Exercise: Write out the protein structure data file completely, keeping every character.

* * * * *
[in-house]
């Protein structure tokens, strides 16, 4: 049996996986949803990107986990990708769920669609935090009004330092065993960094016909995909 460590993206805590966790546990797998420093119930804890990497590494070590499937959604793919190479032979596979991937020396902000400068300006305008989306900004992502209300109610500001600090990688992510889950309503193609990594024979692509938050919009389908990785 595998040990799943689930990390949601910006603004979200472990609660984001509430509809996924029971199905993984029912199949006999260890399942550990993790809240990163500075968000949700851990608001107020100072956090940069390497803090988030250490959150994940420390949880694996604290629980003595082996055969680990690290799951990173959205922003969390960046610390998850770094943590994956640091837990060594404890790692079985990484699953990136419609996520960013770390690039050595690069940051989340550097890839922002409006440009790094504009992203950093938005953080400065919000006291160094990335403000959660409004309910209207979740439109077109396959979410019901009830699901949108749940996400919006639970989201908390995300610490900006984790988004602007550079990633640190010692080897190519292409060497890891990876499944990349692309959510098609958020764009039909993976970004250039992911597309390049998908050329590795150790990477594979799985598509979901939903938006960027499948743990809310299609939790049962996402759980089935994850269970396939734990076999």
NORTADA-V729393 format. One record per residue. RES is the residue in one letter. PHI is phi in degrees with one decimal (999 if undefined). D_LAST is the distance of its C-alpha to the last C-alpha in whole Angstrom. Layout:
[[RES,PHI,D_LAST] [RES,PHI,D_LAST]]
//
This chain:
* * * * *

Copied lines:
[in-house]
């Protein structure tokens, strides 16, 4: 049996996986949803990107986990990708769920669609935090009004330092065993960094016909995909 460590993206805590966790546990797998420093119930804890990497590494070590499937959604793919190479032979596979991937020396902000400068300006305008989306900004992502209300109610500001600090990688992510889950309503193609990594024979692509938050919009389908990785 595998040990799943689930990390949601910006603004979200472990609660984001509430509809996924029971199905993984029912199949006999260890399942550990993790809240990163500075968000949700851990608001107020100072956090940069390497803090988030250490959150994940420390949880694996604290629980003595082996055969680990690290799951990173959205922003969390960046610390998850770094943590994956640091837990060594404890790692079985990484699953990136419609996520960013770390690039050595690069940051989340550097890839922002409006440009790094504009992203950093938005953080400065919000006291160094990335403000959660409004309910209207979740439109077109396959979410019901009830699901949108749940996400919006639970989201908390995300610490900006984790988004602007550079990633640190010692080897190519292409060497890891990876499944990349692309959510098609958020764009039909993976970004250039992911597309390049998908050329590795150790990477594979799985598509979901939903938006960027499948743990809310299609939790049962996402759980089935994850269970396939734990076999």
NORTADA-V729393 format. One record per residue. RES is the residue in one letter. PHI is phi in degrees with one decimal (999 if undefined). D_LAST is the distance of its C-alpha to the last C-alpha in whole Angstrom. Layout:
[[RES,PHI,D_LAST] [RES,PHI,D_LAST]]
//
This chain: